How Bill Gates and Michael Jordan Met the 10,000-Hour Principle – Darasimi Oshodi
“Champions do not become champions when they win an event, but in the hours, weeks, and months, and years they spend preparing for it. The victorious performance itself is merely a demonstration of their championship character.”
The statement above is credited to Michael Jordan who is arguably the best basket ball player ever.
Jordan’s long time coach, Phil Jackson reveals that it was hard work that made him a legend. When Jordan first entered the league, his jump shot wasn’t good enough. He spent his off season taking hundreds of jumpers a day until it was perfect. He says Jordan’s defining characteristic wasn’t his talent but the humility to know he had to work constantly to be the best.
From childhood, Serena and Venus Williams would go to the tennis court at 6 o’clock in the morning before going to school and when they returned from school, go back for tennis practice. Any wonder then the two of them have dominated women’s tennis.
It is reported that Demosthenes, a great orator of Ancient Greece, stammered and was inarticulate as a youth yet became a great orator through dedicated practice which included placing pebbles in his mouth.
I read that Tiger Woods’ father started teaching him golf at eighteen months. So it should not be too surprising that he took the world of golf by storm at age eighteen.
The Beatles performed live in Germany over 1,200 times between 1960 and 1964 and by the time they went back to England they had become inimitable. Those hours spent performing paid off.
Bill Gates gained access to a computer in 1968 at the age of 13 and spent thousands of hours programming on it. His efforts have been hugely rewarded.
In his book, Outliers, Malcolm Gladwell posited that to become a world-class expert in any field, an individual needs to practice for ten thousand (10,000) hours. It is known as the 10,000-hour rule or principle. His argument is that it takes about 10,000 hours of dedicated practice to truly master a skill. 10,000 hours of dedicated practice in a particular area of interest will make a person an expert. The 10000-hour principle was not propounded by Gladwell though; he only popularised it.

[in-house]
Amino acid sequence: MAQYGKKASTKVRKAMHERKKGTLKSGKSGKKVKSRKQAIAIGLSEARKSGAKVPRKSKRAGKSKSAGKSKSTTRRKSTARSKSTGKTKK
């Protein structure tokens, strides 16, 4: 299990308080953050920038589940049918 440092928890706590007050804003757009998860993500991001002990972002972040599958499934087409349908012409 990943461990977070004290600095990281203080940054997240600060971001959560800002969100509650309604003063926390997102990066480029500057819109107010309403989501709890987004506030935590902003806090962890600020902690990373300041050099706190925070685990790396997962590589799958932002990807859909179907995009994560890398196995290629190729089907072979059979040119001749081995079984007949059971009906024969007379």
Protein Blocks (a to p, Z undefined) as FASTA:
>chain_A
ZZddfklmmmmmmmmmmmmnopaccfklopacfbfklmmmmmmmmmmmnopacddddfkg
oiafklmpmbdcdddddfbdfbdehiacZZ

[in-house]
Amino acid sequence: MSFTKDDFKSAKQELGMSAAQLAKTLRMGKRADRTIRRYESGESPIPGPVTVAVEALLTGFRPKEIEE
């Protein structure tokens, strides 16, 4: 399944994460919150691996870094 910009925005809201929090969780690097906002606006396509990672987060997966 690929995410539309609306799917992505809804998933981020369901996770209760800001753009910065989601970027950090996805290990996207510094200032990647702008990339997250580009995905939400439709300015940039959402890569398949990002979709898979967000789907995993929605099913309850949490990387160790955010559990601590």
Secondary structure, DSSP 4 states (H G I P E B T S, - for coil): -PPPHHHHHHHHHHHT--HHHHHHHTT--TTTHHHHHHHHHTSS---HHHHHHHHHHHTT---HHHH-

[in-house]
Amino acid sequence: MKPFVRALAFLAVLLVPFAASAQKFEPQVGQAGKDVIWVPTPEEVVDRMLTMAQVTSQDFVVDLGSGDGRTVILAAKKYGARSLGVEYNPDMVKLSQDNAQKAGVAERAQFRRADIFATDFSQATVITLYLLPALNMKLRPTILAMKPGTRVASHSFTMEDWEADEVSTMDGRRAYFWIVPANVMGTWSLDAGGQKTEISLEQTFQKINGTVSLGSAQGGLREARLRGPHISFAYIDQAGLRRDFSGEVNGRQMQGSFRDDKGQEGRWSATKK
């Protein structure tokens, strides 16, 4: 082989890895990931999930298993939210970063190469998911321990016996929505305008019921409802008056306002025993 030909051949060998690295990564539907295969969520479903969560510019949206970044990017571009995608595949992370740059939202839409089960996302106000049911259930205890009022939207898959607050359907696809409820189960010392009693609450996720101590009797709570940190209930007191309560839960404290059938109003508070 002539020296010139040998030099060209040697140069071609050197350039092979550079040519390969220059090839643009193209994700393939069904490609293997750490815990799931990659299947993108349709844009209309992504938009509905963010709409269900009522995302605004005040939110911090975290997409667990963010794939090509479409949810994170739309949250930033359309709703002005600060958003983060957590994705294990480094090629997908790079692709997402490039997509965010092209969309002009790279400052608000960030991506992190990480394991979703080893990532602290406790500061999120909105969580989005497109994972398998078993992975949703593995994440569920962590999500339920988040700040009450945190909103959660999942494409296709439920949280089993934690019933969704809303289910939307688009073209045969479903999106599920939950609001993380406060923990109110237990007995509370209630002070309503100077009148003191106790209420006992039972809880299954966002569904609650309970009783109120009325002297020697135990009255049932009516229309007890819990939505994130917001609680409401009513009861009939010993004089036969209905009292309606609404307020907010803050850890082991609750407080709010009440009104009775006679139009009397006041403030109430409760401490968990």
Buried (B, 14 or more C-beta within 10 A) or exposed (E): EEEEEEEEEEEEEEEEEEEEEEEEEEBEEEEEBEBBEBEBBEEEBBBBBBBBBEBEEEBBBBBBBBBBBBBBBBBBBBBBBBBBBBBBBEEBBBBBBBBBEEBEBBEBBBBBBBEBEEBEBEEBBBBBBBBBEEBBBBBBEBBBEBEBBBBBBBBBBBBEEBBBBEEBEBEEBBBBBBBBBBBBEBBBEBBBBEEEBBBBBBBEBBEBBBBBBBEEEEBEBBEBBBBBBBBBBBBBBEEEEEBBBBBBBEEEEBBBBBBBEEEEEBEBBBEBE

I read in another place that scientific research has concluded that it takes eight to twelve years of training for a talented player/athlete to reach elite levels and that this is called the ten-year or 10,000-hour rule, which translates to slightly more than three hours of practice daily for ten years. I also read that research now shows that the lack of natural talent is irrelevant to great success. Through practice, you can become what you desire to become.
Hope you are getting the drift of this write-up. This is it: the key to attaining phenomenal success in any endeavour is, to a great extent, a matter of practicing or doing a specific task over and over. I am not asking you to start striving towards meeting the 10000-hour mark. All I am saying is that for us to be hugely successful in whatever we have chosen to do, we must do it over and over again. We should not be waiting for lady luck to smile on us.
Before you jump out to begin your practice, listen to what Michael Jordan has to say: “You can practice shooting eight hours a day, but if your technique is wrong, then all you become is very good at shooting the wrong way. Get the fundamentals down and the level of everything you do will rise.”
Did you get that? Though practice or repeated performance is very essential, it should be done the right way. It is important to practice the right way. And I want to add that if you must commit hours to a particular task or activity, such activity must be what you really enjoy or else you will be sentencing yourself to a life of dissatisfaction, disappointment and frustration.
I couldn’t resist the urge to end this piece with another inspiring quote from Michael Jordan: “I’ve missed more than 9000 shots in my career. I’ve lost almost 300 games. 26 times, I’ve been trusted to take the game winning shot and missed. I’ve failed over and over and over again in my life. And that is why I succeed. . . . I can accept failure, but I can’t accept not trying.”
Darasimi Oshodi is a blogger. Read his blogs at darasimioshodi.blogspot.com
Twitter handle: @Aristotle274
The views expressed above are solely that of the author and not of Omojuwa.com or its associates.